As I was trying to hang onto the thrilling market mayhem with the ES +0.00 and the NQ down 0.01%, I was so bored I started looking at interest rate charts. I found this one kind of interesting:
Liquidity moves markets!Follow the money. Find the profits!
What that crazy symbol represents is interest rates for BBB-rated corporate bonds. The explosive green move represents something very important: a brief, fleeting moment of an actual market. The old-fashioned kind. The kind that clears markets, fosters price discovery, and efficiently matches buyers and sellers.
The U-turn and plunge does not mark sudden recovery. Instead, it portrays the multi-trillion dollar interference the Fed pushed into the “market.” This, in one simple chart, illustrates plainly what happens when reality pokes its head out of the. It gets beaten into the ground. Quickly.
Free markets are dead. True free enterprise is dead. What we have in its place is a corrupt kleptocracy.
And yes, “this will all end badly someday“, as everyone has been saying for the past thirteen years. The difference is that it isn’t just going to be “bad.” It’s going to be something far worse. We keep getting these chances to set things right. And, every time, they are aborted. Every. Time.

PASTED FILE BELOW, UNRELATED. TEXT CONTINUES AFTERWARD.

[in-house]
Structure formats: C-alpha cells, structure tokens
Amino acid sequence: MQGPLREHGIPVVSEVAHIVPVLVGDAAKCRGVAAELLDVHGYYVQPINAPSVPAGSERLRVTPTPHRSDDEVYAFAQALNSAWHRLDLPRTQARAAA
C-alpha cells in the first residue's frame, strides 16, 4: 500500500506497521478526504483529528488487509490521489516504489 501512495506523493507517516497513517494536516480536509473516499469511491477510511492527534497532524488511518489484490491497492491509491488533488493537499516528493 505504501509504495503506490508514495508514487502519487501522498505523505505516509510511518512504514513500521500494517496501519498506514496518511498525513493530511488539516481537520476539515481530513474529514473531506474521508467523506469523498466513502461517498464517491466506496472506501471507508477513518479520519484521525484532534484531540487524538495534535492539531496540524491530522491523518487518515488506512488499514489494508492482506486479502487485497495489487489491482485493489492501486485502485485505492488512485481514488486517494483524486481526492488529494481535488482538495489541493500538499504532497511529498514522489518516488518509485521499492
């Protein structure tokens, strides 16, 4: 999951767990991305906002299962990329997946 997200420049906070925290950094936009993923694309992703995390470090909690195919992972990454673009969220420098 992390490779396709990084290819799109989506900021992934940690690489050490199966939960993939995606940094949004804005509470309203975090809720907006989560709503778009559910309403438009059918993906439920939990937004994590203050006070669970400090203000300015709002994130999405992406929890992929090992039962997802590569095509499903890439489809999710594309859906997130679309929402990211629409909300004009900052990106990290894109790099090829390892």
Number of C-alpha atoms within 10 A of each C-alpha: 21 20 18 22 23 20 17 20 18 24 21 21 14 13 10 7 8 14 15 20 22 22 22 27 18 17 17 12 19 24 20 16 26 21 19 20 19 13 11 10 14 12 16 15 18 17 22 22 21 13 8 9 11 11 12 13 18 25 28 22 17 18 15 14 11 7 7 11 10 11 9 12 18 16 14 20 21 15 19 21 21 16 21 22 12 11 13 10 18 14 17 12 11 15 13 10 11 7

All in the name of propping up the family fortunes of the 0.01%. Pathetic.
Wall Street Examiner Disclosure: Lee Adler, The Wall Street Examiner reposts third party content with the permission of the publisher. The opinions expressed in these reposts are not those of the Wall Street Examiner or Lee Adler, unless authored by me, under my byline. I curate posts here on the basis of whether they represent an interesting and logical point of view, that may or may not agree with my own views. Some of the content includes the original publisher's promotional messages. No endorsement of such content is either expressed or implied by posting the content. All items published here are matters of information and opinion, and are neither intended as, nor should you construe it as, individual investment advice. Do your own due diligence when considering the offerings of information providers, or considering any investment.